It was however not until after 2010 that the eSport industry started to show a tremendous growth. The online streaming service, Twitch was launched in 2011 and has since then played an important part in the growth of eSport. As competitive video game tournaments are being streamed live through this platform, anyone can watch the professional teams play, which has contributed to the more than 300 million people watching eSports today.
Not only did the amount of viewers set off after 2010, but the number of tournaments increased and the prize pools in them reached unbelievable amounts of millions of dollars. The reason for this is that game developers recognized the potential of the eSport industry and began taking their games in that direction.
League of Legends, a game released in 2009 and considered the most played game ever, have had six tournaments with prize pools larger than $1 million. The largest one to date is last year’s championship that had a stunning $5 million up for grabs. Although this is a lot of money, it’s nothing compared to the prize pools in Dota 2; a game in beta since 2011 and fully released 2013. For this game you’ll find ten tournaments with prize pools larger than $3 million, whereas the largest one is a sensational $24 million.
How betting has affected the industry (2010-now)
Along with the numerous eSport organizations and the launch of Twitch in 2011, the introduction of betting has had a great impact on the eSport industry. We’re not certain when the first bet was offered by an established betting operator, but it’s likely that it was in 2010. This is when Pinnacle, one of the first operators to introduce eSports betting had their first eSport bet taken.
The market research company Newzoo has estimated the value of the eSport industry to reach $696 million this year. This is however with betting revenues excluded and as traditional sports have higher revenues for betting than other areas, this might very well be the case for eSports as well.Unfortunately there are no numbers available of the betting revenue, but Pinnacle has at least released numbers showing how the amount of eSport bets have increased from 2010 until today. Their first two million bets took them as much as six years to reach, whereas the second cycle of two million bets only took 11 months. Although we don’t know the amount, this is clearly showing how the revenue for betting has been rapidly increasing.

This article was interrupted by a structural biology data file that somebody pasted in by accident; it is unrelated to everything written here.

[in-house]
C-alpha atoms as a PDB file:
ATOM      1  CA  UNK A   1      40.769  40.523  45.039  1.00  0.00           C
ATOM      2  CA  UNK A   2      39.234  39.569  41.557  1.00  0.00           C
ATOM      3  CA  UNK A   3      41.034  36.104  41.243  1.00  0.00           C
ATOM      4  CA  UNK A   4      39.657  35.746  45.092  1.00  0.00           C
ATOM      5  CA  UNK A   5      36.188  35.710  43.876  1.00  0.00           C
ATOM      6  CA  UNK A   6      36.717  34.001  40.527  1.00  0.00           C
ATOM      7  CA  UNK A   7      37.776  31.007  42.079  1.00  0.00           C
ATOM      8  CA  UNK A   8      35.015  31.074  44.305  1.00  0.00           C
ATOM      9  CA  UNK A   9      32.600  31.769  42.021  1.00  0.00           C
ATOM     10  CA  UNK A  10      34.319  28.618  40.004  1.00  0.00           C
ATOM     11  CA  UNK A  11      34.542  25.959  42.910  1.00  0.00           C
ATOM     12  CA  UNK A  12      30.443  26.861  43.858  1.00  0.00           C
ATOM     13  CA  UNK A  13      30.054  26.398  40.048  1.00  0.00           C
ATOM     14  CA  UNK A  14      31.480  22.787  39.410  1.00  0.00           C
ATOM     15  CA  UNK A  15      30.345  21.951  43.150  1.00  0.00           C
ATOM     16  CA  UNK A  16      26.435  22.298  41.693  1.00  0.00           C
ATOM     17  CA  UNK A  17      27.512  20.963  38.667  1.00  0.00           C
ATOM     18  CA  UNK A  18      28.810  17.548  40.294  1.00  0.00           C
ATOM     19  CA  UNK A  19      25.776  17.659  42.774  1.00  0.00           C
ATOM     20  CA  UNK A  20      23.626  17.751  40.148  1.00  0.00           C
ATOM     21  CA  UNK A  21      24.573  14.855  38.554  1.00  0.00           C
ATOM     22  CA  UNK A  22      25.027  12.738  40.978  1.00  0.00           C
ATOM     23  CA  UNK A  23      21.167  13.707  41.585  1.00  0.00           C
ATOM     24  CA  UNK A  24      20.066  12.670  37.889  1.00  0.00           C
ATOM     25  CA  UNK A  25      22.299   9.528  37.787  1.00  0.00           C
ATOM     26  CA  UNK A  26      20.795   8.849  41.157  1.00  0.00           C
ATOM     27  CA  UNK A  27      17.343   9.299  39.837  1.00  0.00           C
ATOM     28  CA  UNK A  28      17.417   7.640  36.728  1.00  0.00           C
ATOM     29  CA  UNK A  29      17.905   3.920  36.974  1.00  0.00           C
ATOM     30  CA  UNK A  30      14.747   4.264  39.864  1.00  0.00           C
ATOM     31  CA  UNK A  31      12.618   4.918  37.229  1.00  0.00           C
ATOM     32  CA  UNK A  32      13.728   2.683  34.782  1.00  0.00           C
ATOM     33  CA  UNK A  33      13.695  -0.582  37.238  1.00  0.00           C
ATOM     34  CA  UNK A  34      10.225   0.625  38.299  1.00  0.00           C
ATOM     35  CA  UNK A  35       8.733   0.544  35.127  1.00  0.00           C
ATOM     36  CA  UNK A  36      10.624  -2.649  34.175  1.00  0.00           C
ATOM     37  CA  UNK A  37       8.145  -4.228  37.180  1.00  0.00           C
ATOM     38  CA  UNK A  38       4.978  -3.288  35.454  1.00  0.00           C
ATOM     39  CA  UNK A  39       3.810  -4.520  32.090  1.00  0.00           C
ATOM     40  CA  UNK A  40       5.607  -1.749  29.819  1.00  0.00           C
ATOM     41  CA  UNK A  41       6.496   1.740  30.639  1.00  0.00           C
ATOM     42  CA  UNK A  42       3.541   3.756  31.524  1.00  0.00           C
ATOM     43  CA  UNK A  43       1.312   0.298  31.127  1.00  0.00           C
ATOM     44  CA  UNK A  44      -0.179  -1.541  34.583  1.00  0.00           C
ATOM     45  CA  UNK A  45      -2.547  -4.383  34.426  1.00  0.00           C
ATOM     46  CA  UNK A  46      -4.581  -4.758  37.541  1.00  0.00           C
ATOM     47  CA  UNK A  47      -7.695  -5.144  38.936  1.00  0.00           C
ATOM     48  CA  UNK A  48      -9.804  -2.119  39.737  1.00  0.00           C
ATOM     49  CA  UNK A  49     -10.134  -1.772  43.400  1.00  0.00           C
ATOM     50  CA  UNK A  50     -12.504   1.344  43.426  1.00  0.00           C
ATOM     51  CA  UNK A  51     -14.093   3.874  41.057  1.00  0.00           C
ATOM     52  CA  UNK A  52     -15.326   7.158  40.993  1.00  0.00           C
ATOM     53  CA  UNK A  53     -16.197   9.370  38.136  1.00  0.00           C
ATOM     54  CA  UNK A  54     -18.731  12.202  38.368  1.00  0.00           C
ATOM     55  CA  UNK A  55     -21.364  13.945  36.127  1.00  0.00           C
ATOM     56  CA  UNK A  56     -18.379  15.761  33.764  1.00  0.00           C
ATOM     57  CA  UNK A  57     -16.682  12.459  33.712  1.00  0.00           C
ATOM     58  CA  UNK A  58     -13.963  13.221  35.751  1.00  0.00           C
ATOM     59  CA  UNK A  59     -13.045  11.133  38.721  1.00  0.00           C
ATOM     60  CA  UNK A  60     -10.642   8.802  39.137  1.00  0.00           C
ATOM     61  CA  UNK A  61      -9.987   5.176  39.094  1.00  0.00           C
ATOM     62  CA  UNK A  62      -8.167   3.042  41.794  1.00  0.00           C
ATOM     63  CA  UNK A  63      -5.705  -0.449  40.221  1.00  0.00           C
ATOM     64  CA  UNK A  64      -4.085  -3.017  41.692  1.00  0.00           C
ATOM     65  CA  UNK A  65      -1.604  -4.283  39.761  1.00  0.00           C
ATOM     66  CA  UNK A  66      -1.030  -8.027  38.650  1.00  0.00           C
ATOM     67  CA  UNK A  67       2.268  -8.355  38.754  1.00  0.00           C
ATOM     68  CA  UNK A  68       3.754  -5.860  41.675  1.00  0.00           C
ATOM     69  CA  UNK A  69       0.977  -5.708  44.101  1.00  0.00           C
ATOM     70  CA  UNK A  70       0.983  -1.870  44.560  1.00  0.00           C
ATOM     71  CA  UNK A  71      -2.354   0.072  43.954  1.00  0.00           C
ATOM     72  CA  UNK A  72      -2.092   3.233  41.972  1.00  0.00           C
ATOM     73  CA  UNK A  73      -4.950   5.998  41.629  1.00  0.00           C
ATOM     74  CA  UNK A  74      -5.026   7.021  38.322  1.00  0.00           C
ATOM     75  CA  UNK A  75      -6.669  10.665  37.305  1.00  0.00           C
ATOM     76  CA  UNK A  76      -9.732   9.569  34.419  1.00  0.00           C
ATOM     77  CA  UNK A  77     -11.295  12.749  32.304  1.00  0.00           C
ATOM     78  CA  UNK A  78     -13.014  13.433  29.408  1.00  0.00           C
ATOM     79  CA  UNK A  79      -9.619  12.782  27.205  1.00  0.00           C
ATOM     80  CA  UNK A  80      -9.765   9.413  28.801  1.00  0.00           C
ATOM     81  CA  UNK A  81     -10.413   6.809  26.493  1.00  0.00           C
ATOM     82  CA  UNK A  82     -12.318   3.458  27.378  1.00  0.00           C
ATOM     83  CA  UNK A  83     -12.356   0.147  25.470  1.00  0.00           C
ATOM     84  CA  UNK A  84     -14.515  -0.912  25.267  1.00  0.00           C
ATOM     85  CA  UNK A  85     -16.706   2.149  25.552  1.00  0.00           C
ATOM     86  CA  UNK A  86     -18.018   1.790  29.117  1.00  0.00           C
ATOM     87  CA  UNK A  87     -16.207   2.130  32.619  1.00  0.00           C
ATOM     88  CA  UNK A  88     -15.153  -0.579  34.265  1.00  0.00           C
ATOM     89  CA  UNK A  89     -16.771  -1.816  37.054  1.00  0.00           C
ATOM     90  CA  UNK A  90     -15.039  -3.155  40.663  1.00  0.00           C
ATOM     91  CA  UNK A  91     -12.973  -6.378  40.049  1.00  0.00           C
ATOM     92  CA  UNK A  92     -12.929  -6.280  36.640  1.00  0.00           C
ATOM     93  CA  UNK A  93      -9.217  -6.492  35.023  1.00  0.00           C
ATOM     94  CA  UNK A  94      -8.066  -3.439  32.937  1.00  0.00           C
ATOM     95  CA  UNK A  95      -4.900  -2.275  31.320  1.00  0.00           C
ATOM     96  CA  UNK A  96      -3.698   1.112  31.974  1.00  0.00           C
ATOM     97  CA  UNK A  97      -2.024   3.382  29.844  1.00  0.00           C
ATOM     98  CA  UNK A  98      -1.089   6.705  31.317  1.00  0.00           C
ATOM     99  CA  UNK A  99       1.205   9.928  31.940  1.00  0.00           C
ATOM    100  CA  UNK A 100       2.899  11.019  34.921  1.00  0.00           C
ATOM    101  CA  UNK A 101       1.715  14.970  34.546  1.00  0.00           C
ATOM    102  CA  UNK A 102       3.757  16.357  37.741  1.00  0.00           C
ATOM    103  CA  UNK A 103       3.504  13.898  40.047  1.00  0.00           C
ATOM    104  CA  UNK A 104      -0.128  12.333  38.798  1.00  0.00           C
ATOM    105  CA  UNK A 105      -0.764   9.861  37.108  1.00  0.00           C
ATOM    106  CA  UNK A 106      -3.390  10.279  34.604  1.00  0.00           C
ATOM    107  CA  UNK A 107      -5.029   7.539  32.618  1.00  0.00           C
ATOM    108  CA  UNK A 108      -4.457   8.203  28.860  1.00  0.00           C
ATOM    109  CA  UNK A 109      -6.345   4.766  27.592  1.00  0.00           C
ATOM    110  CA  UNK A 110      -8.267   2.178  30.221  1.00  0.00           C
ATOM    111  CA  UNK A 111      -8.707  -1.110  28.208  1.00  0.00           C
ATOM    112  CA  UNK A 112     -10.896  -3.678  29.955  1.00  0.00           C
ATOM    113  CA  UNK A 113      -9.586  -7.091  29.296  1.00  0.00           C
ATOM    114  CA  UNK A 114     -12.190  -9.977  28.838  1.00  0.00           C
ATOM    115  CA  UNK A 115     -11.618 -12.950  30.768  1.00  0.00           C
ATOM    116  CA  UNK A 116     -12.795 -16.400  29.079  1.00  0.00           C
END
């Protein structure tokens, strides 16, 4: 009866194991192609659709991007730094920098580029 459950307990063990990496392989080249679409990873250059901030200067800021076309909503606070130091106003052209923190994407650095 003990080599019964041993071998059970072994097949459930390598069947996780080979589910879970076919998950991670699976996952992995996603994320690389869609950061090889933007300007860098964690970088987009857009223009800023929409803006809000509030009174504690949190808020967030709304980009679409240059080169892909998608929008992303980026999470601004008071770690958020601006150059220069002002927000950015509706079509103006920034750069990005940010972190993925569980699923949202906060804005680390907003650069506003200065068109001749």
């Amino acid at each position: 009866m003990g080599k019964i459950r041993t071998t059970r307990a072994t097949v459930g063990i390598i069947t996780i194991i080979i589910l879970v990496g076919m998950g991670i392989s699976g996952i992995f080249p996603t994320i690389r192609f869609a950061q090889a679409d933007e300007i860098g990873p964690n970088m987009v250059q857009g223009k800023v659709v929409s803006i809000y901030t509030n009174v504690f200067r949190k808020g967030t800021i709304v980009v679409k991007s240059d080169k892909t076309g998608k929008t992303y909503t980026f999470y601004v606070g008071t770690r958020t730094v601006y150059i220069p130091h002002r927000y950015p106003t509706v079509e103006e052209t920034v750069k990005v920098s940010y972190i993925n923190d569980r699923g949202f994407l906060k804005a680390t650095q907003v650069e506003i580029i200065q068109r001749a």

Although not everyone supports betting, the introduction of it has clearly benefited the industry. For a lot of people the option to bet on professional matches make them a lot more interesting to follow. Not only that, but several sponsorship deals have been formed between eSport betting sites and professional eSport organizations, which means that the professional teams receive an economic boost.
A paradigm shift in sports (the future)
It’s very clear that the eSport industry has had a tremendous growth during the past 40 years and what’s really interesting is the fact that it really didn’t take off until 2010. This means that the industry is still a very young one, which has given birth to some interesting thoughts for the future. While some believe that eSports has too many limitations and therefore won’t grow that much bigger, others believe that video games eventually will replace traditional sports.
Whether this will happen or not we have to wait and see, but the fact is that there has been a paradigm shift in sports. If we take the 24 million dollar prize pool in Dota 2 as an example, this is way more money than can be won in the Super Bowl for American football, the Masters in golf and the NBA in basket.
Furthermore, the company L.E.K has carried out a survey that shows that people aged 18-34 has about the same interest for eSports as traditional sports, whereas people over 34 clearly prefer traditional sports. This may not come as a surprise, but what’s interesting is how these numbers will change over the next years.
These days more or less everyone growing up has a smartphone or iPad to play games on, which no one older than 20 years had. This is quite fascinating as young people are growing up with the possibility to play games whenever they want, wherever they are. If we now add the fact that there is a growing market for eSports on mobile devices, the future sure is looking promising for a continued eSports growth.
We have already witnessed several mobile games becoming an eSport, such as Vainglory, Hearthstone and Clash Royale. On top of this, there is a new game called King of Glory, which you could say is the mobile version of League of Legends. At the moment, the majority of the player base is located in China. What’s fascinating about this is the fact that there already are more than 50 million unique players every day and that the game is making a monthly revenue of about €400 million. These are higher numbers than League of Legends, one of the most popular eSport games to date.